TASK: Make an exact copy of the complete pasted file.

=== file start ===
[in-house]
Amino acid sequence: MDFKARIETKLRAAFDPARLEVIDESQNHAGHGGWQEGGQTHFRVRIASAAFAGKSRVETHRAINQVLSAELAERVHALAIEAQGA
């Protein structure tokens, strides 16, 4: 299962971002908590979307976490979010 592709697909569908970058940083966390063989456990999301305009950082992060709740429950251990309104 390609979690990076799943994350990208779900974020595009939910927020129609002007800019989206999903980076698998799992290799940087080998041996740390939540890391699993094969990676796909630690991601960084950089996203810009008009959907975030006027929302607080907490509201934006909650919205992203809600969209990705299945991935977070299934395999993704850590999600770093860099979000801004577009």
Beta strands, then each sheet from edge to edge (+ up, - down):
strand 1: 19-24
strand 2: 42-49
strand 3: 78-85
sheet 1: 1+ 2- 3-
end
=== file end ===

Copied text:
[in-house]
Amino acid sequence: MDFKARIETKLRAAFDPARLEVIDESQNHAGHGGWQEGGQTHFRVRIASAAFAGKSRVETHRAINQVLSAELAERVHALAIEAQGA
């Protein structure tokens, strides 16, 4: 299962971002908590979307976490979010 592709697909569908970058940083966390063989456990999301305009950082992060709740429950251990309104 390609979690990076799943994350990208779900974020595009939910927020129609002007800019989206999903980076698998799992290799940087080998041996740390939540890391699993094969990676796909630690991601960084950089996203810009008009959907975030006027929302607080907490509201934006909650919205992203809600969209990705299945991935977070299934395999993704850590999600770093860099979000801004577009």
Beta strands, then each sheet from edge to edge (+ up, - down):
strand 1: 19-24
strand 2: 42-49
strand 3: 78-85
sheet 1: 1+ 2- 3-
end